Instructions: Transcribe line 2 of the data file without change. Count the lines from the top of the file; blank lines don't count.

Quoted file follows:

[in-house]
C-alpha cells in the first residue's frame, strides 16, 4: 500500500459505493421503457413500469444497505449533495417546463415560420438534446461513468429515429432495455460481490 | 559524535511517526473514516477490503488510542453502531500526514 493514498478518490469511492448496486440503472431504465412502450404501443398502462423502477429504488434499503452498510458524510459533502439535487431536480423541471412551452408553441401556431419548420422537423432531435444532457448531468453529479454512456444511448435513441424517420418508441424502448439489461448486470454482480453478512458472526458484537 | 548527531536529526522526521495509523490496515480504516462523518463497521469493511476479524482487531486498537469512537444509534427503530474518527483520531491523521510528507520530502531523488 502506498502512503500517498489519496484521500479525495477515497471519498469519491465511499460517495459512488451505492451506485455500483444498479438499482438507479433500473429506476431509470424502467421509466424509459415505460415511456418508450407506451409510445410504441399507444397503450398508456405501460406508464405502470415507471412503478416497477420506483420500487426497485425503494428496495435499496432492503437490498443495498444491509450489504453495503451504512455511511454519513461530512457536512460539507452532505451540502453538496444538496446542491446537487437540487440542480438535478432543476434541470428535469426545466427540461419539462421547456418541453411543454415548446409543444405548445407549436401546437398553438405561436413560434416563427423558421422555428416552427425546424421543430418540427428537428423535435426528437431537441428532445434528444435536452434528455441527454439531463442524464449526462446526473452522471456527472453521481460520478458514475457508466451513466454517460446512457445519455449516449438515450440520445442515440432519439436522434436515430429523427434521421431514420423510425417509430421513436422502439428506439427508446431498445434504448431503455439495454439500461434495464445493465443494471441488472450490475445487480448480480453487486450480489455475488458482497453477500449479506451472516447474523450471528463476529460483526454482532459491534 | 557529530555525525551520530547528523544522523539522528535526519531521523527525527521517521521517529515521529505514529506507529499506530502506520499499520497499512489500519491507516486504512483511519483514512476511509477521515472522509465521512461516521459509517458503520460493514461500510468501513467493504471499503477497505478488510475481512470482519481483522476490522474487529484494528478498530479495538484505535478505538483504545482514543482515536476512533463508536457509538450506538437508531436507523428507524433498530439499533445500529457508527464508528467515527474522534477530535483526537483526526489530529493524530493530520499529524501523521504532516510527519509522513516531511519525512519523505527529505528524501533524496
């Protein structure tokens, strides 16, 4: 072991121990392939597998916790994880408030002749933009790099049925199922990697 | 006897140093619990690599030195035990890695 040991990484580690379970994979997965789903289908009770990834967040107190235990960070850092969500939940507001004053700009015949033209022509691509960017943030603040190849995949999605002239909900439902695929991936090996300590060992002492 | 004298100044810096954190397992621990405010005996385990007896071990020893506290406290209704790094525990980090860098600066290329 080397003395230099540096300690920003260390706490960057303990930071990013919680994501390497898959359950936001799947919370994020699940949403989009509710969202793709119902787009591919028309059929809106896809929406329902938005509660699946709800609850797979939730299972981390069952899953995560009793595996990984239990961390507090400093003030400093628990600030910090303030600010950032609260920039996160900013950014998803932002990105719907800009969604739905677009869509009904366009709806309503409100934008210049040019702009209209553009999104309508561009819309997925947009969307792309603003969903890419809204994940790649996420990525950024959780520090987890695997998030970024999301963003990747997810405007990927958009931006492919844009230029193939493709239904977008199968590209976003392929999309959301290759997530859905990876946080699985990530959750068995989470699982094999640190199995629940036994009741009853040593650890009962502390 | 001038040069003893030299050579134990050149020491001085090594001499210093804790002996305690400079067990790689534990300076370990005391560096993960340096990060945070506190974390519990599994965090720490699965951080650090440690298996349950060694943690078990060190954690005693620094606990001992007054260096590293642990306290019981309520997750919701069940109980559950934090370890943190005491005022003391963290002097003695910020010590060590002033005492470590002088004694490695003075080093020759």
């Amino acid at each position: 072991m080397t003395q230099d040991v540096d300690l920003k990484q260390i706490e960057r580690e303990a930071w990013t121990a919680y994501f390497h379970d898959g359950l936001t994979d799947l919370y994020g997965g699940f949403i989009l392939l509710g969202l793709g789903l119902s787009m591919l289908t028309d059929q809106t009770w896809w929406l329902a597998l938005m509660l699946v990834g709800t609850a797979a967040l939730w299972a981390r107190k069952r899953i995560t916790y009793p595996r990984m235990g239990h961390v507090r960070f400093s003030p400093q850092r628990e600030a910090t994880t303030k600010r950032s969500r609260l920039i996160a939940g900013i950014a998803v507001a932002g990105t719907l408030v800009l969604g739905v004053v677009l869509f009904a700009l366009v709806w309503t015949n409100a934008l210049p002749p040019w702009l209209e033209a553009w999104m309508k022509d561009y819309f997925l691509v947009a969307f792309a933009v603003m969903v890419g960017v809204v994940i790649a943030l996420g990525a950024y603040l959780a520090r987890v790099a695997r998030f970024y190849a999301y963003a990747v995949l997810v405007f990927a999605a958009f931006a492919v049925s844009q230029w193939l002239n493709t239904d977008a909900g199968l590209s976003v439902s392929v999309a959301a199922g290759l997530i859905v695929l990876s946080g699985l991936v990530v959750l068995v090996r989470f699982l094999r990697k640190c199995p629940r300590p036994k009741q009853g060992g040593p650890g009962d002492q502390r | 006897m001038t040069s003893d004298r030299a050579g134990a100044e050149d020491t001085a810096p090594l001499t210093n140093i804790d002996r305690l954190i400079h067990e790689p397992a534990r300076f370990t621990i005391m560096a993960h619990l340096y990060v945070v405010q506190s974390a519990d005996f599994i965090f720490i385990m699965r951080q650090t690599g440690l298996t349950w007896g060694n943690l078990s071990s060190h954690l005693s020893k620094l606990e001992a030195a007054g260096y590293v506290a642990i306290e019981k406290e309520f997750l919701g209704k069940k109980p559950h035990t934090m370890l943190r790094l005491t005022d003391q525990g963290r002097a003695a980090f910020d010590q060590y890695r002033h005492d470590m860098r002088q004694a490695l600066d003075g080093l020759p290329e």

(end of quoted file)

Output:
C-alpha cells in the first residue's frame, strides 16, 4: 500500500459505493421503457413500469444497505449533495417546463415560420438534446461513468429515429432495455460481490 | 559524535511517526473514516477490503488510542453502531500526514 493514498478518490469511492448496486440503472431504465412502450404501443398502462423502477429504488434499503452498510458524510459533502439535487431536480423541471412551452408553441401556431419548420422537423432531435444532457448531468453529479454512456444511448435513441424517420418508441424502448439489461448486470454482480453478512458472526458484537 | 548527531536529526522526521495509523490496515480504516462523518463497521469493511476479524482487531486498537469512537444509534427503530474518527483520531491523521510528507520530502531523488 502506498502512503500517498489519496484521500479525495477515497471519498469519491465511499460517495459512488451505492451506485455500483444498479438499482438507479433500473429506476431509470424502467421509466424509459415505460415511456418508450407506451409510445410504441399507444397503450398508456405501460406508464405502470415507471412503478416497477420506483420500487426497485425503494428496495435499496432492503437490498443495498444491509450489504453495503451504512455511511454519513461530512457536512460539507452532505451540502453538496444538496446542491446537487437540487440542480438535478432543476434541470428535469426545466427540461419539462421547456418541453411543454415548446409543444405548445407549436401546437398553438405561436413560434416563427423558421422555428416552427425546424421543430418540427428537428423535435426528437431537441428532445434528444435536452434528455441527454439531463442524464449526462446526473452522471456527472453521481460520478458514475457508466451513466454517460446512457445519455449516449438515450440520445442515440432519439436522434436515430429523427434521421431514420423510425417509430421513436422502439428506439427508446431498445434504448431503455439495454439500461434495464445493465443494471441488472450490475445487480448480480453487486450480489455475488458482497453477500449479506451472516447474523450471528463476529460483526454482532459491534 | 557529530555525525551520530547528523544522523539522528535526519531521523527525527521517521521517529515521529505514529506507529499506530502506520499499520497499512489500519491507516486504512483511519483514512476511509477521515472522509465521512461516521459509517458503520460493514461500510468501513467493504471499503477497505478488510475481512470482519481483522476490522474487529484494528478498530479495538484505535478505538483504545482514543482515536476512533463508536457509538450506538437508531436507523428507524433498530439499533445500529457508527464508528467515527474522534477530535483526537483526526489530529493524530493530520499529524501523521504532516510527519509522513516531511519525512519523505527529505528524501533524496